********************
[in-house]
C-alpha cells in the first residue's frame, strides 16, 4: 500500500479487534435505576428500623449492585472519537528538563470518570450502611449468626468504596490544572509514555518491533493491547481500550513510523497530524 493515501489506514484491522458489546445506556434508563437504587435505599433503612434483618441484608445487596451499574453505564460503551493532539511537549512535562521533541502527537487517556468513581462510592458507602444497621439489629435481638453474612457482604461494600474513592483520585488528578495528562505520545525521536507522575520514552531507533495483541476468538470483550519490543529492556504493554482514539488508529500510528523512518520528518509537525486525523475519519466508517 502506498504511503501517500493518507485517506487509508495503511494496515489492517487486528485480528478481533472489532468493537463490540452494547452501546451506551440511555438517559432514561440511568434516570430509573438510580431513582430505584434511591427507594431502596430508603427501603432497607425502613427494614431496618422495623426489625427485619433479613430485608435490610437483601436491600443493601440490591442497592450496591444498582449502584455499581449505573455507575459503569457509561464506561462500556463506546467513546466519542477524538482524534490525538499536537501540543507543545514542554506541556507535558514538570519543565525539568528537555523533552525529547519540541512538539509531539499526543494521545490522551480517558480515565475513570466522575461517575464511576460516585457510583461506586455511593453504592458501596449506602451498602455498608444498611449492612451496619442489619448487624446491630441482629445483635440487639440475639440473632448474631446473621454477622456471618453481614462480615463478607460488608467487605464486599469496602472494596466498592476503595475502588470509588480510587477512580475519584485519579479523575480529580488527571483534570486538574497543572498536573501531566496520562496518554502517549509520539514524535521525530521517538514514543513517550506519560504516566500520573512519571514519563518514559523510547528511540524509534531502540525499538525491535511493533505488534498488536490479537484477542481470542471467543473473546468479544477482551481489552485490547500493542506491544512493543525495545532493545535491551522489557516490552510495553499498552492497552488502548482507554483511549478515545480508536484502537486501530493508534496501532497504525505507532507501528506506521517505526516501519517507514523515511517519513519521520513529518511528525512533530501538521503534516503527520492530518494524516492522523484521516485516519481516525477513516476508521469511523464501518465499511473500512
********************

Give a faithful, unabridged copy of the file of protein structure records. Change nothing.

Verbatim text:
[in-house]
C-alpha cells in the first residue's frame, strides 16, 4: 500500500479487534435505576428500623449492585472519537528538563470518570450502611449468626468504596490544572509514555518491533493491547481500550513510523497530524 493515501489506514484491522458489546445506556434508563437504587435505599433503612434483618441484608445487596451499574453505564460503551493532539511537549512535562521533541502527537487517556468513581462510592458507602444497621439489629435481638453474612457482604461494600474513592483520585488528578495528562505520545525521536507522575520514552531507533495483541476468538470483550519490543529492556504493554482514539488508529500510528523512518520528518509537525486525523475519519466508517 502506498504511503501517500493518507485517506487509508495503511494496515489492517487486528485480528478481533472489532468493537463490540452494547452501546451506551440511555438517559432514561440511568434516570430509573438510580431513582430505584434511591427507594431502596430508603427501603432497607425502613427494614431496618422495623426489625427485619433479613430485608435490610437483601436491600443493601440490591442497592450496591444498582449502584455499581449505573455507575459503569457509561464506561462500556463506546467513546466519542477524538482524534490525538499536537501540543507543545514542554506541556507535558514538570519543565525539568528537555523533552525529547519540541512538539509531539499526543494521545490522551480517558480515565475513570466522575461517575464511576460516585457510583461506586455511593453504592458501596449506602451498602455498608444498611449492612451496619442489619448487624446491630441482629445483635440487639440475639440473632448474631446473621454477622456471618453481614462480615463478607460488608467487605464486599469496602472494596466498592476503595475502588470509588480510587477512580475519584485519579479523575480529580488527571483534570486538574497543572498536573501531566496520562496518554502517549509520539514524535521525530521517538514514543513517550506519560504516566500520573512519571514519563518514559523510547528511540524509534531502540525499538525491535511493533505488534498488536490479537484477542481470542471467543473473546468479544477482551481489552485490547500493542506491544512493543525495545532493545535491551522489557516490552510495553499498552492497552488502548482507554483511549478515545480508536484502537486501530493508534496501532497504525505507532507501528506506521517505526516501519517507514523515511517519513519521520513529518511528525512533530501538521503534516503527520492530518494524516492522523484521516485516519481516525477513516476508521469511523464501518465499511473500512